The chief executive of one of the world’s busiest airports doesn’t believe air travel will return to normal until scientists find a vaccine for the novel Coronavirus. Paul Griffiths, the CEO of Dubai International Airport (DXB) said on Thursday that both the timing and speed with which the aviation industry recovers from the COVID-19 pandemic will “ultimately depend on the development of a vaccine or treatment”.
Dubai International Airport is the world’s number one hub for international passengers and the fifth busiest airport worldwide overall. Last year, the airport handled 86.4 million passengers and had been eyeing the potential to handle 90 million passengers in 2020 before the COVID-19 pandemic hit air travel. Passenger numbers are already down 19 per cent but the true picture of how badly DXB has been hit won’t be known for months.
“The COVID-19 pandemic is of a very different nature than any previous crisis in that it has affected supply, demand and health security and by extension the entire global economy,” commented Griffiths. “We’re dealing with a monster here for which we clearly have to find a solution. Until there is a proven level of confidence medically that people can travel without fear of spreading or contracting the virus, the situation we find ourselves in is likely to continue.”
While airlines and industry trade bodies are hoping to restore confidence in air travel with safety measures like the mandatory wearing of face masks, temperature checks and even rapid COVID-19 testing, Griffiths believes things can’t get back to normal until a vaccine is found.
“Until a medical solution is found, the industry will rely on bilateral agreements that enable the resumption of services. We will gradually start to see some confidence build between trusted countries where the governments have acted significantly enough and early enough to get the spread of the virus under control,” Griffiths explained.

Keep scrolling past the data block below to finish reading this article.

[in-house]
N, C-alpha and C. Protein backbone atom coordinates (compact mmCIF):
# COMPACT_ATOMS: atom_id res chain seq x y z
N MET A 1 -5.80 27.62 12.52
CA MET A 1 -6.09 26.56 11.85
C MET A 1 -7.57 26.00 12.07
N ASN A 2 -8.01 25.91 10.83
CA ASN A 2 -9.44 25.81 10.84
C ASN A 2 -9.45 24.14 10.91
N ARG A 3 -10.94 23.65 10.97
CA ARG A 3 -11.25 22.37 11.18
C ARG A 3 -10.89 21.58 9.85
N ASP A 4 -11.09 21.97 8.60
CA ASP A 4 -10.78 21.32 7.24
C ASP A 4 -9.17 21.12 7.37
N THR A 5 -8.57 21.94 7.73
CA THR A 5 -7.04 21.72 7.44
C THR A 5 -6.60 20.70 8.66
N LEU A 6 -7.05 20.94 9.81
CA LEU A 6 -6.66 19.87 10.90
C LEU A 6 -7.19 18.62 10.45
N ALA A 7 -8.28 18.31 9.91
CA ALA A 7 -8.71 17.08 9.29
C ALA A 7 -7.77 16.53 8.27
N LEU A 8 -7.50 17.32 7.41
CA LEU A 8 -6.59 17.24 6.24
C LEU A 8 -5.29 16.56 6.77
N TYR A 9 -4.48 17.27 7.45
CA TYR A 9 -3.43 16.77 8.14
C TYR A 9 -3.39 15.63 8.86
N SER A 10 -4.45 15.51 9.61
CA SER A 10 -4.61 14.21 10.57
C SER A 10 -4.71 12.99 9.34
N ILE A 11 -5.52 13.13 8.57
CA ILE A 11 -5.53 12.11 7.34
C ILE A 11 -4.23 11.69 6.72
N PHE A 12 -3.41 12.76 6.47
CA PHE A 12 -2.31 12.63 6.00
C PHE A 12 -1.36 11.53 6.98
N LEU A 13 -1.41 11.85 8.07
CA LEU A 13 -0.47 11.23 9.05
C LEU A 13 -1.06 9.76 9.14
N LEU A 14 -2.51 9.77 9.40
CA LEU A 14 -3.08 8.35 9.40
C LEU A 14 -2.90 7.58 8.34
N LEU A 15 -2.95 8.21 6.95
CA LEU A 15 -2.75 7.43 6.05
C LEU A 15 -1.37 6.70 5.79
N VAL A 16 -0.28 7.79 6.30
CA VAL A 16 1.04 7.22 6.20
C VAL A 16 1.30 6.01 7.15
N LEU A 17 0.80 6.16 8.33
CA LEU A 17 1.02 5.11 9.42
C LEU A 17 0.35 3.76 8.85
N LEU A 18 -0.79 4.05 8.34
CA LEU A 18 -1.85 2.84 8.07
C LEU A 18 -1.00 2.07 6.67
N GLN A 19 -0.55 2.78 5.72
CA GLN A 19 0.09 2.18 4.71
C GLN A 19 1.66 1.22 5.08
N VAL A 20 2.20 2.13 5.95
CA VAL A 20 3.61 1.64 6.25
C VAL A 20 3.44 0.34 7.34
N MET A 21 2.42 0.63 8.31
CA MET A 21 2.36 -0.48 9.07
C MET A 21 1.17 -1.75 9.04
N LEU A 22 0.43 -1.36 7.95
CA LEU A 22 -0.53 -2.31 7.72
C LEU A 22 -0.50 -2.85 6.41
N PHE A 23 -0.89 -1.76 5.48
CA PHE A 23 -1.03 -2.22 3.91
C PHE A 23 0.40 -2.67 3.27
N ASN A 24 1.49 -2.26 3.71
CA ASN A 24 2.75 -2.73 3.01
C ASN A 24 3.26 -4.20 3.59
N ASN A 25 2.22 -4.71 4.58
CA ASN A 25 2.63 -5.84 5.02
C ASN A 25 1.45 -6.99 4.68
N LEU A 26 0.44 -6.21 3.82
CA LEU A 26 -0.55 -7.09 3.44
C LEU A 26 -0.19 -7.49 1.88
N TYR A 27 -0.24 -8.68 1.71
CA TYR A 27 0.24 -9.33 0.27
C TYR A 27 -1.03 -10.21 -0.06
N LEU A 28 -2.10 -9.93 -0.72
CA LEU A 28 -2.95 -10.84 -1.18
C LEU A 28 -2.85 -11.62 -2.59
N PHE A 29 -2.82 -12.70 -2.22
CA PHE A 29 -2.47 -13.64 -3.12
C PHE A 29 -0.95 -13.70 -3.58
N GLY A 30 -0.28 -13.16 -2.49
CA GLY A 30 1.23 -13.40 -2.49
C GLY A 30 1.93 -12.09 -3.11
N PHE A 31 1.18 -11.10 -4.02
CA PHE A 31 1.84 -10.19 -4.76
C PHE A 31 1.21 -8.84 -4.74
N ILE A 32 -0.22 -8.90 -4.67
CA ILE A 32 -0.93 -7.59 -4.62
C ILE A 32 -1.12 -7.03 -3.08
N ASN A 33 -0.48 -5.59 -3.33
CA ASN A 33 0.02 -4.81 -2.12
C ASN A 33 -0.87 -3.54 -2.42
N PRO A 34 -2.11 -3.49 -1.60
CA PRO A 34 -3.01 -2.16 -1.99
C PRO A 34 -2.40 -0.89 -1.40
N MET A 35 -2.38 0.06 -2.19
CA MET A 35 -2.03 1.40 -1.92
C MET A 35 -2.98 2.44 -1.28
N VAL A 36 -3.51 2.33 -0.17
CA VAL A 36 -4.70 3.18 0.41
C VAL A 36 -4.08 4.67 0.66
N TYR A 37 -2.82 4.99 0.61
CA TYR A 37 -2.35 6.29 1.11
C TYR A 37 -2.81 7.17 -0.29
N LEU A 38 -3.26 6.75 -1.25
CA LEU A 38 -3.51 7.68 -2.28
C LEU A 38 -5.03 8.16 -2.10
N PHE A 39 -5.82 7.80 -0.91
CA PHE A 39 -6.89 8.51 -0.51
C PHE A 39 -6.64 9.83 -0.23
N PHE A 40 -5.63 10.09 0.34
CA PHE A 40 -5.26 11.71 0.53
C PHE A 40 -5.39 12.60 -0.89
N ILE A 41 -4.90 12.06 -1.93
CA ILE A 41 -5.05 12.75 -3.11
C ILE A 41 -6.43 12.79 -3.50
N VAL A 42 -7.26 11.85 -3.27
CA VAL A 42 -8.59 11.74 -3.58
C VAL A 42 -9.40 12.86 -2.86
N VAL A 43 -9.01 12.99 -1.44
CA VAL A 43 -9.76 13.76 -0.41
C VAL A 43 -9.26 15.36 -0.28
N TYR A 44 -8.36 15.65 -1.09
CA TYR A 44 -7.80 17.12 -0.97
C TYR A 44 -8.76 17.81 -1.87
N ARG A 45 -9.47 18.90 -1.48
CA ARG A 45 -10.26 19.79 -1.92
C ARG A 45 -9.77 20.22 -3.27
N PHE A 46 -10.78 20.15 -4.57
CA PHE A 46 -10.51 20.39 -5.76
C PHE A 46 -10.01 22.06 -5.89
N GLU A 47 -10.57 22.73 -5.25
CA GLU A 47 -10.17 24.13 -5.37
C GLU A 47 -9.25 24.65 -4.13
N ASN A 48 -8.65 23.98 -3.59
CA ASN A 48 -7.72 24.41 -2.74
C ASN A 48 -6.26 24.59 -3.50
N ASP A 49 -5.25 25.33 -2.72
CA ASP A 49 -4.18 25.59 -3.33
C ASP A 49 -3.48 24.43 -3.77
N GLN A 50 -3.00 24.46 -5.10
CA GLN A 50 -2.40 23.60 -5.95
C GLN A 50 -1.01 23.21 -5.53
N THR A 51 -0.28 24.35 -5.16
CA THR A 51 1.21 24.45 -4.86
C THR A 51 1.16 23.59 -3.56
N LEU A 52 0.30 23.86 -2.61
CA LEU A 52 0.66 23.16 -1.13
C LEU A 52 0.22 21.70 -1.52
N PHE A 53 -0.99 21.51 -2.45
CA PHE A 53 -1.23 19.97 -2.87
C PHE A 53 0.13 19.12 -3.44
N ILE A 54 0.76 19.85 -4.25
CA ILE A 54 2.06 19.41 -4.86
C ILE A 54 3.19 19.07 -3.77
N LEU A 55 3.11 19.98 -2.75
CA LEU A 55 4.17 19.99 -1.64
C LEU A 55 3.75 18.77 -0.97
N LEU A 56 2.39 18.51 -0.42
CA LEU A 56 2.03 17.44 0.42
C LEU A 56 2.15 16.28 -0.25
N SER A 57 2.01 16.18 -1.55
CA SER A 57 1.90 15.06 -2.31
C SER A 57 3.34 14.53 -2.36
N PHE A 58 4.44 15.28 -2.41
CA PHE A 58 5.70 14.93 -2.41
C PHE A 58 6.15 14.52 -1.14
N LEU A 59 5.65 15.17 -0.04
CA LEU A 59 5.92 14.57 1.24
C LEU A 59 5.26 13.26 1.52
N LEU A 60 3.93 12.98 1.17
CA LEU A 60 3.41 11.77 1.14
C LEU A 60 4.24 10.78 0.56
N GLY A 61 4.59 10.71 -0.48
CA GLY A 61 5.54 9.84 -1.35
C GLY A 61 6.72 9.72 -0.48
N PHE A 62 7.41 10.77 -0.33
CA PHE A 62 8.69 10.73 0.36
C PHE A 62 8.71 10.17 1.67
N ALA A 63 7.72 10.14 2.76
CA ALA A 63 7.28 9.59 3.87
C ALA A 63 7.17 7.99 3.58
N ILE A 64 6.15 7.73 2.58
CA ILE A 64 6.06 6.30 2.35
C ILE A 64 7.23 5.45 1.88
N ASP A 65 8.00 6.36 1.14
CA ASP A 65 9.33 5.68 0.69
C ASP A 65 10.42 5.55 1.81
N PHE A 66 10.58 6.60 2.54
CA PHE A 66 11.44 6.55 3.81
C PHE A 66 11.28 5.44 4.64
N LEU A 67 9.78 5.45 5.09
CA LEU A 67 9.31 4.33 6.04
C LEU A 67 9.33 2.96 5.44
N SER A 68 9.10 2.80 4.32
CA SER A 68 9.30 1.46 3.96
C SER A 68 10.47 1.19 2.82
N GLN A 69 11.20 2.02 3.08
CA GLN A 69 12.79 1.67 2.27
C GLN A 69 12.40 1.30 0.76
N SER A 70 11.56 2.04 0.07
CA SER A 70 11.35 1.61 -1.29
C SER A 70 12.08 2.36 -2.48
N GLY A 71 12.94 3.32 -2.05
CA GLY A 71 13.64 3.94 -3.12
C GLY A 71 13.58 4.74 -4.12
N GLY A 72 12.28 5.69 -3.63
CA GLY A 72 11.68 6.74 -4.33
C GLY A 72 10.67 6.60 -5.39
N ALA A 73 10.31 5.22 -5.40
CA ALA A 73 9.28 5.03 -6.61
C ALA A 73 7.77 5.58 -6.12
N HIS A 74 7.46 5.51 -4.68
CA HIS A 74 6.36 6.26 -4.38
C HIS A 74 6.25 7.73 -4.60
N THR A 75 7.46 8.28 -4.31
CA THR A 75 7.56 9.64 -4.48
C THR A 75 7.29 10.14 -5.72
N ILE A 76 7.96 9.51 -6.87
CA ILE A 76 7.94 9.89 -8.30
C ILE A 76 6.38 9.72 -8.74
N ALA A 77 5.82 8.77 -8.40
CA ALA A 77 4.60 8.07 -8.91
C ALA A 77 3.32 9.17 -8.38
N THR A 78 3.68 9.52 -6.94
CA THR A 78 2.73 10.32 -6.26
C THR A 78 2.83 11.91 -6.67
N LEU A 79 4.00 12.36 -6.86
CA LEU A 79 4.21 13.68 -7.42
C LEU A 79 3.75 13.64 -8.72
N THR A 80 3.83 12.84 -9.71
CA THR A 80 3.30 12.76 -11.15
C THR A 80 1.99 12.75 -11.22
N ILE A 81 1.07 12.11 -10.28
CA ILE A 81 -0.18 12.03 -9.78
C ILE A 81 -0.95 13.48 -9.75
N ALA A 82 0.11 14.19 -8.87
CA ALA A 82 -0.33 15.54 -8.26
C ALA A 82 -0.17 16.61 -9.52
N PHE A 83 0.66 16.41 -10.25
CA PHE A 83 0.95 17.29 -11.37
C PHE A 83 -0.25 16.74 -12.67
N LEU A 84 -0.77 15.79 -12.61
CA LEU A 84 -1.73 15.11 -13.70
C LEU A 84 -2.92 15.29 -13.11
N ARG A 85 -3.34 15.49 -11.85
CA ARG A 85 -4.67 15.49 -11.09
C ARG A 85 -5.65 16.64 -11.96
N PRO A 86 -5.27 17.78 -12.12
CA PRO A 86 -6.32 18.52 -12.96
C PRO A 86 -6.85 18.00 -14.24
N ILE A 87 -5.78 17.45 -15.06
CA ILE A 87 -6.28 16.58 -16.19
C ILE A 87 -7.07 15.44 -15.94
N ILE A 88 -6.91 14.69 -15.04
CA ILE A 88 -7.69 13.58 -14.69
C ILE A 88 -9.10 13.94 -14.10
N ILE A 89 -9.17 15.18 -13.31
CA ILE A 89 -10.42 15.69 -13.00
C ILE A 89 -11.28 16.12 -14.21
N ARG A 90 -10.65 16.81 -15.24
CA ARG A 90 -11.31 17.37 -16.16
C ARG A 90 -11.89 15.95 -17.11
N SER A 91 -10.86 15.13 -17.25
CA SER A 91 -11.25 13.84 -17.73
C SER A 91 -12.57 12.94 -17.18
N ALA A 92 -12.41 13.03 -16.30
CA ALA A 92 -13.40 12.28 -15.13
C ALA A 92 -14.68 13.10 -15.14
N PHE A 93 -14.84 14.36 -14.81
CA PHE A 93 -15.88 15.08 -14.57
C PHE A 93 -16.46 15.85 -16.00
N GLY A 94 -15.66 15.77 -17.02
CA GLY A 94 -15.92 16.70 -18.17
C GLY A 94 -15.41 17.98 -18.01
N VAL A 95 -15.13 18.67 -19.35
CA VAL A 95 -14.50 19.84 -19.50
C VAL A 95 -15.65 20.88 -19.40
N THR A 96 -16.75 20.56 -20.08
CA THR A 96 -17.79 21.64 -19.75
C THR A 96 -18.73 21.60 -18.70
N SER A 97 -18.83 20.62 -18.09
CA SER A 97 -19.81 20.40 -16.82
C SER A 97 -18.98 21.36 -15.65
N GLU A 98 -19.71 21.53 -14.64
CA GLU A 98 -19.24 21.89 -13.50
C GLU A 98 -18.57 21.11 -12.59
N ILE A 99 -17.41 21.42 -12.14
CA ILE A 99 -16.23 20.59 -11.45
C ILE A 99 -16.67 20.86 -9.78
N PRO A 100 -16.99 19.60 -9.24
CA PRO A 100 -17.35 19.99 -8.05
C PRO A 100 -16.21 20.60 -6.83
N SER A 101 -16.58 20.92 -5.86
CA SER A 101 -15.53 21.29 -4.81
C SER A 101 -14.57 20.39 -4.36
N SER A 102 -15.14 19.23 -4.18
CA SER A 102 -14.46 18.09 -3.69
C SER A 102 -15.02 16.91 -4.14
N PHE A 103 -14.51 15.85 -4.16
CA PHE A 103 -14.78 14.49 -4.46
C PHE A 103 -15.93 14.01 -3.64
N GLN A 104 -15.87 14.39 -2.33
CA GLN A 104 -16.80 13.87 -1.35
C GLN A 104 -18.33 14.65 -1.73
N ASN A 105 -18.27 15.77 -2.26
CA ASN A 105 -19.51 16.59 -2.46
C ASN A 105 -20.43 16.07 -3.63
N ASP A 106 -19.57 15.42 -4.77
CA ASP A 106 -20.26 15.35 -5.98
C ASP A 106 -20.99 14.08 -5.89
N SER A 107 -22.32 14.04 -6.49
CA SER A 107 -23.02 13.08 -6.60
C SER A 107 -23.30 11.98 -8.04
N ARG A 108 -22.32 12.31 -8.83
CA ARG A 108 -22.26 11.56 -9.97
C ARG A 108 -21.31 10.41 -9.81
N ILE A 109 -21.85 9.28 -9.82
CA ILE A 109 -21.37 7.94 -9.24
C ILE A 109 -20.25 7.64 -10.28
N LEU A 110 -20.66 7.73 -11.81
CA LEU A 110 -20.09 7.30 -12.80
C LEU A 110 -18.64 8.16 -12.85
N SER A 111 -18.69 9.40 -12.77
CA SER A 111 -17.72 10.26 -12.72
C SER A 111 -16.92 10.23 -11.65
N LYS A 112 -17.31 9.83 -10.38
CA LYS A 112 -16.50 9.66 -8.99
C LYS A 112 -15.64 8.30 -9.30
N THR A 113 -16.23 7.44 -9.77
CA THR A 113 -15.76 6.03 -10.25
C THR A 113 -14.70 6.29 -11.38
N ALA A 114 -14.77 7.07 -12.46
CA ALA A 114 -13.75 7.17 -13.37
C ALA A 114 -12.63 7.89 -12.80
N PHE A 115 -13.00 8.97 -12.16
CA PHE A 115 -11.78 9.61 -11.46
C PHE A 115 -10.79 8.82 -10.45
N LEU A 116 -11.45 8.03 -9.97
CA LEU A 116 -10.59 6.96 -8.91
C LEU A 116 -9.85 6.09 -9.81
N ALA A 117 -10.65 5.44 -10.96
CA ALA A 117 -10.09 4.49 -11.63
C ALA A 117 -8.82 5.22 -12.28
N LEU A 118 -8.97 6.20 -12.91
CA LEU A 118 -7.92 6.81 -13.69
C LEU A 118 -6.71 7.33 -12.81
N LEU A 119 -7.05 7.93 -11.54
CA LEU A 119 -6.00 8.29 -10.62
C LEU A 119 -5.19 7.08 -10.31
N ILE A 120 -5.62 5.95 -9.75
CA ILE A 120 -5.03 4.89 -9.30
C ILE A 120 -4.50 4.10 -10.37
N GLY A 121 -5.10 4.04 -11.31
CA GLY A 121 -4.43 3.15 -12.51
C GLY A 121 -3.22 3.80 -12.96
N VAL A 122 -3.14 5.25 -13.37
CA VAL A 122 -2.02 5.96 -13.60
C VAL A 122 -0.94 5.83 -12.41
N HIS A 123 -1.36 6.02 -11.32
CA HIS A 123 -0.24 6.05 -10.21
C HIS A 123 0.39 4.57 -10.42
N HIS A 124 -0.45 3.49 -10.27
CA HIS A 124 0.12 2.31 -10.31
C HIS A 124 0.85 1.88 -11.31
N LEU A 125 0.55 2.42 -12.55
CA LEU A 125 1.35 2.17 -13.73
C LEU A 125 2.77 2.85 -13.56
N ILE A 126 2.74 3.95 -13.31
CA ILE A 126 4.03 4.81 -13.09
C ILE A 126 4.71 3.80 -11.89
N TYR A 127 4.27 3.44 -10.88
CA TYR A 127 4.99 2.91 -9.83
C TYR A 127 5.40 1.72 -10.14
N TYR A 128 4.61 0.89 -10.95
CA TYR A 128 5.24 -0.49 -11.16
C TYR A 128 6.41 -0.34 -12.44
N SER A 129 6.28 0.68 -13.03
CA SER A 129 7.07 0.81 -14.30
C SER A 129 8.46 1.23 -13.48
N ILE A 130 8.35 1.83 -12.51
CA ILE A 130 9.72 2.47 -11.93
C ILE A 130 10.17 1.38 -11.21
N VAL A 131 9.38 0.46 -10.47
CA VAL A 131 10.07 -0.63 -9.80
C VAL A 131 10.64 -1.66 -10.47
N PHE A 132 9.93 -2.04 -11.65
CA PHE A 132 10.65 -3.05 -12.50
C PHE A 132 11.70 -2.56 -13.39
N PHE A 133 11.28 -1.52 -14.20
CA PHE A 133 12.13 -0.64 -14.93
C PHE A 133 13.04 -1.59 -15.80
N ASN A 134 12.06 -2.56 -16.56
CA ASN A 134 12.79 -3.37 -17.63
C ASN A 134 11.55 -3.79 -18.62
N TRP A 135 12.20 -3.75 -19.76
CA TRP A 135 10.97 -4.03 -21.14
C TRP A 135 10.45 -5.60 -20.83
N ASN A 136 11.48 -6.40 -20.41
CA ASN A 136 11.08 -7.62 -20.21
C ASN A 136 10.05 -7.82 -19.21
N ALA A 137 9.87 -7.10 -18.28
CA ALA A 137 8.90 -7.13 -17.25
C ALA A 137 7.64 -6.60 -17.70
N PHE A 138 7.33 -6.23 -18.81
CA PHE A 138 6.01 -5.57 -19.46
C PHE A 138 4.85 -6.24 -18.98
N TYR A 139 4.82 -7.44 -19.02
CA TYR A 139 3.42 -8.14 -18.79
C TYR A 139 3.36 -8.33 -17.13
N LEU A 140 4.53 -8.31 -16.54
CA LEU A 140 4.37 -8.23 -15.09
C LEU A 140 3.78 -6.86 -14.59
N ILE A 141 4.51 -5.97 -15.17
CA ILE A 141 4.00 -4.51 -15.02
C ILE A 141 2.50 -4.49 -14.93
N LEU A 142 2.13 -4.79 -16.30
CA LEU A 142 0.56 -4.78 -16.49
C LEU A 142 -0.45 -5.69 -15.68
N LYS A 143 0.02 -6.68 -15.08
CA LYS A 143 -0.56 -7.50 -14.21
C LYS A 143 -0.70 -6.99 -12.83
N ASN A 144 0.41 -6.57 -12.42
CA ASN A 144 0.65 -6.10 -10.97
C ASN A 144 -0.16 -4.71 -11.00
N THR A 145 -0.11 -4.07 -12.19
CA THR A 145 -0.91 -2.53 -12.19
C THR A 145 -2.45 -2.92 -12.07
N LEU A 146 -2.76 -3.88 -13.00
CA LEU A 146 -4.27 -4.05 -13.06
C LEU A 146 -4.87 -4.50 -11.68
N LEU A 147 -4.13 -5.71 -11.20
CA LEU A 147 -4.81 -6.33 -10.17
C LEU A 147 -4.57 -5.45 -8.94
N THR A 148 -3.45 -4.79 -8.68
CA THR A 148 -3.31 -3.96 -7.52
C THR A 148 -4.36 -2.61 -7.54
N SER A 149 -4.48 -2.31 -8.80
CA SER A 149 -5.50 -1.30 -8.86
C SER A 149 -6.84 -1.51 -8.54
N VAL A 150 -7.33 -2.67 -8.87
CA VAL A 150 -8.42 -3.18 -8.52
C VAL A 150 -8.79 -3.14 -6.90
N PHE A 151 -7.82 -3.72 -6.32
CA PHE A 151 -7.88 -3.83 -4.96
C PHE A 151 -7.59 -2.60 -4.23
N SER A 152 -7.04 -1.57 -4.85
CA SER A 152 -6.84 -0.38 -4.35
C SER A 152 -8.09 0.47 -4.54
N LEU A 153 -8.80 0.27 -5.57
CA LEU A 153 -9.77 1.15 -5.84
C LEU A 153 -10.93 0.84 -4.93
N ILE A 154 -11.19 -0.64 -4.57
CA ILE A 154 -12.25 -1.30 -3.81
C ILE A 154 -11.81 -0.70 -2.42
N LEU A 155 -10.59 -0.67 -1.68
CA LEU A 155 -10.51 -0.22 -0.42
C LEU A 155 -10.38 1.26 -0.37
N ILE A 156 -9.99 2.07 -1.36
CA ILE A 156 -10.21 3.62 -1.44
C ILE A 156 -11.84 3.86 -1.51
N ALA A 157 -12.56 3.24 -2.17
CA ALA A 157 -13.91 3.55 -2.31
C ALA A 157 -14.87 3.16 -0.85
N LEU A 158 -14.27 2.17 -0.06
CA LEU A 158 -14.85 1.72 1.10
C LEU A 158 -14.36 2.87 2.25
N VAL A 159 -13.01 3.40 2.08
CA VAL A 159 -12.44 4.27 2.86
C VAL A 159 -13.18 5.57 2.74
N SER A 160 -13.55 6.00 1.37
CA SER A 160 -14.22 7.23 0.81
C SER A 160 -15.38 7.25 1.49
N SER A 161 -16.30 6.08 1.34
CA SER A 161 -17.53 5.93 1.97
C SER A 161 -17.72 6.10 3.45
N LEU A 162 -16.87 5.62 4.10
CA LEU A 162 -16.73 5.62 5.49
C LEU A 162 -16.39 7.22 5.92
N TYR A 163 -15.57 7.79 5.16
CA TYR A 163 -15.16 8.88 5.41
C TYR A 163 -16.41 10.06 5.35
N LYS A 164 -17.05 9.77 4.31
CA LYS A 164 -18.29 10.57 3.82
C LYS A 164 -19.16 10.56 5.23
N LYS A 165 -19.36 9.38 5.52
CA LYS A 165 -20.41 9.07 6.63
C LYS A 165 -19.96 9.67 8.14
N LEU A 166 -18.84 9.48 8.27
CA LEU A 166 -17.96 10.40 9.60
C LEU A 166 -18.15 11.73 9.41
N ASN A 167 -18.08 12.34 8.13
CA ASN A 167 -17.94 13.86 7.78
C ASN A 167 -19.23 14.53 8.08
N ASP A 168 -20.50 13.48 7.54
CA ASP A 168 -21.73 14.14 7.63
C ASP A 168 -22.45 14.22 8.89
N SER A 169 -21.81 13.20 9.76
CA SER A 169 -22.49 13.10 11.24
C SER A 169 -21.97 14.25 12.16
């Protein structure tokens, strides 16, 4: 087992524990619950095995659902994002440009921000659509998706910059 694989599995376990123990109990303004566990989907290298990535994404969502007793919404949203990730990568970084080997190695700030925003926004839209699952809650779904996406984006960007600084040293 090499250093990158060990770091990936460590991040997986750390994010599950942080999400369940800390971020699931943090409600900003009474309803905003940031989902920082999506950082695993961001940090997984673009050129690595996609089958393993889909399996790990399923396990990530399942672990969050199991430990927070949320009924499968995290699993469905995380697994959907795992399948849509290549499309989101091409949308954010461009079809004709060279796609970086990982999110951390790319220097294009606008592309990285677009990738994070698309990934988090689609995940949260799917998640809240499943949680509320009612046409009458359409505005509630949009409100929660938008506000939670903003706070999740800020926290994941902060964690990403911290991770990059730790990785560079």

He remained optimistic that efforts by the UAE government to contain the virus would allow DXB to ‘pair’ with airports in countries that have been effective in stopping the spread of COVID-19. “With millions across the world in lockdown and eager for a change of scenery or to visit friends and relatives, travel has become one of the most desirable commodities,” Griffiths noted.
“However, the current inability to safely travel is diminishing that demand.”
In the short term, DXB will pursue solutions like thermal screening, social distancing and rapid COVID-19 testing. But Griffiths cautions that “the idea of social distancing as a permanent part of society would be so socially and economically destructive it would simply not be sustainable”.
“While we’re certainly ready to ramp up for the resumption of travel, it’s virtually impossible to forecast with any reliability as to how rapidly air services will be re-established on a regularly scheduled basis and how long it will take to get back to previous traffic levels.” he added.
Yesterday, Emirates announced it would resume flights to nine destination by May 21. The airline has not yet detailed ambitions to restart flights on a wider scale.
Mateusz Maszczynski honed his skills as an international flight attendant at the most prominent airline in the Middle East and has been flying throughout the COVID-19 pandemic for a well-known European airline. Matt is passionate about the aviation industry and has become an expert in passenger experience and human-centric stories. Always keeping an ear close to the ground, Matt's industry insights, analysis and news coverage is frequently relied upon by some of the biggest names in journalism.